BP plans to burn some oil pumping up to surface
NEW ORLEANS (AP) — Now that crews are collecting more and more oil from the sea-bottom spill, the question is where to put it.
How about burning it?
Equipment collecting the oil and bringing it to the surface is believed to be nearing its daily processing capacity. A floating platform could be the solution to process most of the flow, BP said.
To burn it, the British oil giant is preparing to use a device called an EverGreen Burner, officials said. It turns a flow of oil and gas into a vapor that is pushed out its 12 nozzles and burned without creating visible smoke.
Methods for gathering and disposing of the oil collected from the sea-floor gusher are becoming clearer.
The current containment system is catching 630,000 gallons daily, Coast Guard Adm. Thad Allen said at a news briefing in Washington. Officials had previously cited that figure as the system’s general capacity, but Adm. Allen said officials now believe it can handle 756,000 gallons daily.
Even so, there’s still more oil eluding capture. To help gather the rest of the oil, BP is bringing in a second vessel that will increase capacity, as well as the North Sea shuttle tanker that will assist in the transport of the oil. The company previously also said it plans to switch out the current containment cap with a slightly larger one that will seal better and trap more oil.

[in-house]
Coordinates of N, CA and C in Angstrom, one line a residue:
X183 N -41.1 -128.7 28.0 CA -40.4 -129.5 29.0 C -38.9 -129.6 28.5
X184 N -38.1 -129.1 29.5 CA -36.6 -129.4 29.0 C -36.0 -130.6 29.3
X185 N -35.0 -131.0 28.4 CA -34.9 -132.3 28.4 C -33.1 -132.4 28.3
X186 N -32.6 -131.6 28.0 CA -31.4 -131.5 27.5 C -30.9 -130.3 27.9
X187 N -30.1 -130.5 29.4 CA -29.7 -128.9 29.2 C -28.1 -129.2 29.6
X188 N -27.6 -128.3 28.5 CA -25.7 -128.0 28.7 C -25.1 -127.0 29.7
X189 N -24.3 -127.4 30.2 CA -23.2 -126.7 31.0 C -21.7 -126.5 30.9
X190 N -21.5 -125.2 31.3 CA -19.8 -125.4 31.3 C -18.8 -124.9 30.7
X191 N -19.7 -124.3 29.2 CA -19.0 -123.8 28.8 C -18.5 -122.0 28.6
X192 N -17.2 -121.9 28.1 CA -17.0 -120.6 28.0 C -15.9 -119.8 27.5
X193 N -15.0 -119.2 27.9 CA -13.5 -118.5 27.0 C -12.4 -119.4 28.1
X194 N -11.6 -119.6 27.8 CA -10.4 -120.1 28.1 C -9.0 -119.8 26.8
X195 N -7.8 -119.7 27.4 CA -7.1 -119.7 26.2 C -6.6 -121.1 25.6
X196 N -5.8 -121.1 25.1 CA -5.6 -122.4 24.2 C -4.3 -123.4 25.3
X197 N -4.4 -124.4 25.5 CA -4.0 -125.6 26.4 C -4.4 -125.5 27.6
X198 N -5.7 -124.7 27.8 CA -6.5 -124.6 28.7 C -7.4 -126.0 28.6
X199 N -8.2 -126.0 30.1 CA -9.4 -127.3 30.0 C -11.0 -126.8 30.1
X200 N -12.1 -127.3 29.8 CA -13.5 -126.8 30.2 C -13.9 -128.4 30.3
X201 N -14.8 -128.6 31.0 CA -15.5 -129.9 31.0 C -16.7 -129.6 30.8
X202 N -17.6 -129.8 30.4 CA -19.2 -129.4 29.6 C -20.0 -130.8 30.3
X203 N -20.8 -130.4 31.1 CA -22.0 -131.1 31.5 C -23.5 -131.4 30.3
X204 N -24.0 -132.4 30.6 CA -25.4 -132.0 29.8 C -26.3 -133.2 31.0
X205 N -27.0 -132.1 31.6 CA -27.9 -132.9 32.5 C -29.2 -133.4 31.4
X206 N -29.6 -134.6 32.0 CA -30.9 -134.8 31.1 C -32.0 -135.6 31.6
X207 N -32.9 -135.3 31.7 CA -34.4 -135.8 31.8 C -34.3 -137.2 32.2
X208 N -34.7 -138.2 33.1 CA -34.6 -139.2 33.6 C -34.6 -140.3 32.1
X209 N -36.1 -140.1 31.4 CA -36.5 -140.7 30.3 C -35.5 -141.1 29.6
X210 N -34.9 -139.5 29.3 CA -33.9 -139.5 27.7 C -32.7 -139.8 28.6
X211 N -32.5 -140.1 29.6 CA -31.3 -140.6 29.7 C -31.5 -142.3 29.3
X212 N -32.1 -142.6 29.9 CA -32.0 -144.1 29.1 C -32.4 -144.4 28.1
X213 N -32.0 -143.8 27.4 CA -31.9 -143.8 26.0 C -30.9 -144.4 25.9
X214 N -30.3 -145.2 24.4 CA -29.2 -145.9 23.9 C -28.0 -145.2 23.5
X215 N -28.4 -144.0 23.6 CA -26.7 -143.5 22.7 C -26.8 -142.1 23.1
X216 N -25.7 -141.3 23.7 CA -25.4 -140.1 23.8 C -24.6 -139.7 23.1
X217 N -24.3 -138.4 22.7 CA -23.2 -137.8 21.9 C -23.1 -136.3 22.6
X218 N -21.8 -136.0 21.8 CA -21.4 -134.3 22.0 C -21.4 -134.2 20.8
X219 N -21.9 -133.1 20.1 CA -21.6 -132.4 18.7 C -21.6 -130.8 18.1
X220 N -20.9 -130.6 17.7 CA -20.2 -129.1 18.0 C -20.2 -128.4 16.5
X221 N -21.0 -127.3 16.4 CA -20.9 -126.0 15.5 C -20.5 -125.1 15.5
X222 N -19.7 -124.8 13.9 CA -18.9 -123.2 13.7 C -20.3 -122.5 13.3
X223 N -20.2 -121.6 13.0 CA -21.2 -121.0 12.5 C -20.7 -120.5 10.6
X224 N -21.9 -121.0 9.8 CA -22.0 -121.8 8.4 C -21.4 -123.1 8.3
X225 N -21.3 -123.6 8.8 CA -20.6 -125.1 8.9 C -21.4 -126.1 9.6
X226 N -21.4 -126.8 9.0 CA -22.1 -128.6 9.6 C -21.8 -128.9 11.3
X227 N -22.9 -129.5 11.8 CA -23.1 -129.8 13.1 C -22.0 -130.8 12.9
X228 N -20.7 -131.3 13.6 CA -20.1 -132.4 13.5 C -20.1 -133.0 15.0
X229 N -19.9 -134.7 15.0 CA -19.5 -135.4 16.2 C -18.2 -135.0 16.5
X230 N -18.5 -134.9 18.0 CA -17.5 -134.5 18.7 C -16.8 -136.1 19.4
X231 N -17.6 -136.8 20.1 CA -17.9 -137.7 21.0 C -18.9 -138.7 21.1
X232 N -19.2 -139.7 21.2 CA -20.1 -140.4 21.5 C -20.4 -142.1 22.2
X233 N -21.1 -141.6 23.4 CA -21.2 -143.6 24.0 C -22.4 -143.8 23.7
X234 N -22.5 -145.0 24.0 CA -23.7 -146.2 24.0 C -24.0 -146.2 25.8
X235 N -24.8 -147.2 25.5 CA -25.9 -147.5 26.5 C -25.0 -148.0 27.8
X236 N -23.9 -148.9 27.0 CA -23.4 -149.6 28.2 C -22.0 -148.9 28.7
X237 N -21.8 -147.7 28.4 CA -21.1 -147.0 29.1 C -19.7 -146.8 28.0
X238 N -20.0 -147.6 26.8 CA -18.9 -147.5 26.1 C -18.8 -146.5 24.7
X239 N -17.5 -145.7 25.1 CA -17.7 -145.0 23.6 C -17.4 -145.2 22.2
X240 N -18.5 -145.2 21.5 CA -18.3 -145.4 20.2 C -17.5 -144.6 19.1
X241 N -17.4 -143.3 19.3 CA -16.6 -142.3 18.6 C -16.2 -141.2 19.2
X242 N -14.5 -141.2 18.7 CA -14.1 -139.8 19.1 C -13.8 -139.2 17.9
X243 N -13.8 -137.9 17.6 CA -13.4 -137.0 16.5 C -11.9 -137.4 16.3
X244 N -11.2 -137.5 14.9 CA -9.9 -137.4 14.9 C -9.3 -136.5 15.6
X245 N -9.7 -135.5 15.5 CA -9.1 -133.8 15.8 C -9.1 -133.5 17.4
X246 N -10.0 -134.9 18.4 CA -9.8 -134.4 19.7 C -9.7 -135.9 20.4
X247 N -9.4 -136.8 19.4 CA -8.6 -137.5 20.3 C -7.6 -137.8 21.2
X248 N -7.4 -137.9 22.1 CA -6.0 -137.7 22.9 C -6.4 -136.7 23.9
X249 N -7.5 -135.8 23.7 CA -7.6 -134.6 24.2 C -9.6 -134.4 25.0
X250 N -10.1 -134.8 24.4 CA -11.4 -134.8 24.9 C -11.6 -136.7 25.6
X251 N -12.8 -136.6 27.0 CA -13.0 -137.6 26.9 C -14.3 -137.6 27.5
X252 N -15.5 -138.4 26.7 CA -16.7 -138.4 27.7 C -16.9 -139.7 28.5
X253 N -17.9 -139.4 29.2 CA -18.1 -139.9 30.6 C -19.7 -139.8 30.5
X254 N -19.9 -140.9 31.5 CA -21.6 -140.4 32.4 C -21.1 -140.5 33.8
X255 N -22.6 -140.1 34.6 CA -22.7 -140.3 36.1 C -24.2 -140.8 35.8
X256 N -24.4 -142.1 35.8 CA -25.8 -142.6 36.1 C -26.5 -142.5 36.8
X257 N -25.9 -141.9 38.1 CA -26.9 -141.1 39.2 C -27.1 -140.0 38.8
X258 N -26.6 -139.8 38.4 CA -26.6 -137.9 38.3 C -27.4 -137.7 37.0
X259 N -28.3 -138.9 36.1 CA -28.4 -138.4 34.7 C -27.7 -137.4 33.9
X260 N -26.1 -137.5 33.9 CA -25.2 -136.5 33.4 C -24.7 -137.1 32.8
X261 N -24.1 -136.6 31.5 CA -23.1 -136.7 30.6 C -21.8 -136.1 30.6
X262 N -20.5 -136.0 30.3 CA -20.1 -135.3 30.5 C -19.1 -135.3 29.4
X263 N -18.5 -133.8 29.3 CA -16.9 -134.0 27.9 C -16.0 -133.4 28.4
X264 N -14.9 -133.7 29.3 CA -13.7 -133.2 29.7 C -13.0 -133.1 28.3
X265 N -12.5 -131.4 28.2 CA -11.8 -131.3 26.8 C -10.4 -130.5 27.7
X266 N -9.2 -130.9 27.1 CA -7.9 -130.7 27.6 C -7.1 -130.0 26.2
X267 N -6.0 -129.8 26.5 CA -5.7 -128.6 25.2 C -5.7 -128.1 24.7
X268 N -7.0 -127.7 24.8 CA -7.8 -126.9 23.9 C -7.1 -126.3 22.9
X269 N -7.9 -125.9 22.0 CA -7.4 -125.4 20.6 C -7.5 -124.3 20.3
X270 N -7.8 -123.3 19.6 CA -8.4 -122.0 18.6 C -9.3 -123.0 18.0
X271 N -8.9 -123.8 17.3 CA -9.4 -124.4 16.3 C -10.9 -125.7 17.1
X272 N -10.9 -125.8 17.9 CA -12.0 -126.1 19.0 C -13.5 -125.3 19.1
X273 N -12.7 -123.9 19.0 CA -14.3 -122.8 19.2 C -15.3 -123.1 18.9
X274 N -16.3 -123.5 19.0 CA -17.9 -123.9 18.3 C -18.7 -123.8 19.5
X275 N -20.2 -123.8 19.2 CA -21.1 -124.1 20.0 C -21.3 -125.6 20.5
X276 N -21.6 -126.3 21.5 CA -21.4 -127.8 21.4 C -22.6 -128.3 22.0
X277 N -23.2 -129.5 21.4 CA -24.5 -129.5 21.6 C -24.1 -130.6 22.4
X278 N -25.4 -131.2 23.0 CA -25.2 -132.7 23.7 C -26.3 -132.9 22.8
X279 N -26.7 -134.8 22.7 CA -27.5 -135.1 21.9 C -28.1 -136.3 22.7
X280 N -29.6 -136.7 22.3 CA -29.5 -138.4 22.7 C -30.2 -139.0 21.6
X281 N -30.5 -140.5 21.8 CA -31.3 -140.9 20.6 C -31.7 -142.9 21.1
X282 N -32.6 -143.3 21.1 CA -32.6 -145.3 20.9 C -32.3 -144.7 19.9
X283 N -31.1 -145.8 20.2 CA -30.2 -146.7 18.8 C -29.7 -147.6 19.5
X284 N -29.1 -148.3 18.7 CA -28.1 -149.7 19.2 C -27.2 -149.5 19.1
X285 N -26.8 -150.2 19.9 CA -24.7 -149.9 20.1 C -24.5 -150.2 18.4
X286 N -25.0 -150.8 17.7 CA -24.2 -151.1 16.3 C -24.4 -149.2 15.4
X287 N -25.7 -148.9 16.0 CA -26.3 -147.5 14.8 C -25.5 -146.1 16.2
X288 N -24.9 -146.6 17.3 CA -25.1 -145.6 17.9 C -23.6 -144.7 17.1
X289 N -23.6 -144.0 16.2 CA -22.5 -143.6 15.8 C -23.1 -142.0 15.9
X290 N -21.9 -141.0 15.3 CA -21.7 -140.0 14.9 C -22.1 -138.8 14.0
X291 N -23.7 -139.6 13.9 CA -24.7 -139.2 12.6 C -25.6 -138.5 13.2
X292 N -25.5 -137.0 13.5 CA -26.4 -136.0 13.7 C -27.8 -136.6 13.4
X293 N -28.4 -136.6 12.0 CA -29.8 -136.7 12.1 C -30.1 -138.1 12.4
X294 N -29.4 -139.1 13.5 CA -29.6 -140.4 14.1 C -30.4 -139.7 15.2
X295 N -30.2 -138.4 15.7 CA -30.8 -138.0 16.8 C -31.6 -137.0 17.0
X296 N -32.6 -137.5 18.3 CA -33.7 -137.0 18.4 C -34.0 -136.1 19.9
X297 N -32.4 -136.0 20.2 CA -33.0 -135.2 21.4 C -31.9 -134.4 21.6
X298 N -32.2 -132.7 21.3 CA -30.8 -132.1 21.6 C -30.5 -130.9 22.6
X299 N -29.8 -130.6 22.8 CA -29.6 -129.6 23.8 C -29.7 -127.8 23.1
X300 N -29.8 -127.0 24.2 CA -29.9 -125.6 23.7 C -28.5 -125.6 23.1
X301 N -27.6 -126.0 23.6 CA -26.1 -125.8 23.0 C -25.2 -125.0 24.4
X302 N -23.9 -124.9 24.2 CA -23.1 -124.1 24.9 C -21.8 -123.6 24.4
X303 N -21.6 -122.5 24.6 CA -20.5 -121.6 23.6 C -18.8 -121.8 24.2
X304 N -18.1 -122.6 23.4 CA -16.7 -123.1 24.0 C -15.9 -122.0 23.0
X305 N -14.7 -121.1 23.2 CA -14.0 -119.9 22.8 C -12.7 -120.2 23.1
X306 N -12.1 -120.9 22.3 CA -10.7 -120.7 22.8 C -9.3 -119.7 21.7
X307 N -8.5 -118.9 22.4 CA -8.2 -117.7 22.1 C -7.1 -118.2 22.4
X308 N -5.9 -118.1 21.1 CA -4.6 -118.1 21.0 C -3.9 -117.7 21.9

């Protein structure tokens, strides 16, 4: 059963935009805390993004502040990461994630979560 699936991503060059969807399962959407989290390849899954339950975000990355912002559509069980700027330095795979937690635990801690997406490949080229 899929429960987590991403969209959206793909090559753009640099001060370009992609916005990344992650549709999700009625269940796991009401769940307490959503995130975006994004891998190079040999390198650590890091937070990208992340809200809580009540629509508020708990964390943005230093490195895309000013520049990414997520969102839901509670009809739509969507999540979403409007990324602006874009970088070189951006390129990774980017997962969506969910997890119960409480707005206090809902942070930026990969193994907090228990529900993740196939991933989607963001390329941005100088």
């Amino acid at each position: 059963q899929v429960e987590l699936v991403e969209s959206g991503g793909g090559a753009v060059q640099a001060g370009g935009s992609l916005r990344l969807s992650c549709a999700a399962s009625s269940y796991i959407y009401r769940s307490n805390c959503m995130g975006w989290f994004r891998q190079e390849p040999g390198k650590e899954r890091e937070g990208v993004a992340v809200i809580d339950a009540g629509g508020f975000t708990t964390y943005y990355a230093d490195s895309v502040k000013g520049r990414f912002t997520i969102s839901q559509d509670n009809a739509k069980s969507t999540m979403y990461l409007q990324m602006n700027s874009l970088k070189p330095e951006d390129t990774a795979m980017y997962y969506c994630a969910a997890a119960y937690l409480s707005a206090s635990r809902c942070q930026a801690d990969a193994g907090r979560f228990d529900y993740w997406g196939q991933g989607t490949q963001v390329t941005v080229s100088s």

What’s not is how much oil is eluding capture.
Scientists on a team analyzing the flow said Tuesday that the amount of crude still spewing into the Gulf of Mexico might be considerably greater than what the government and company have claimed.
Their assertions — combined with BP’s rush to build a bigger cap and its apparent difficulty in immediately processing all the oil being collected — have only added to the impression that BP is still floundering in dealing with the catastrophe.
Coast Guard Adm. Thad Allen has written to BP CEO Tony Hayward demanding “more detail and openness” about how the company is handling mounting damage claims in the wake of the Gulf Coast oil spill. Adm. Allen reminded Mr. Hayward in the letter dated Tuesday that the company “is accountable to the American public for the economic loss caused by the oil spill” and said he recognized Mr. Hayward has “accepted responsibility” for it.
Officials in President Barack Obama’s administration are talking with BP about a longer-term containment strategy with “built-in redundancies,” Adm. Allen said. Obama is scheduled to return to the Gulf Coast on Monday and Tuesday for a two-day update on the spill.
Adm. Allen also noted that he and other officials are meeting with BP later Wednesday to discuss problems with the handling of damage claims related to the April 20 accident.
“We need complete, ongoing transparency into BP’s claims process including detailed information on how claims are being evaluated, how payment amounts are being calculated and how quickly claims are being processed,” Adm. Allen wrote.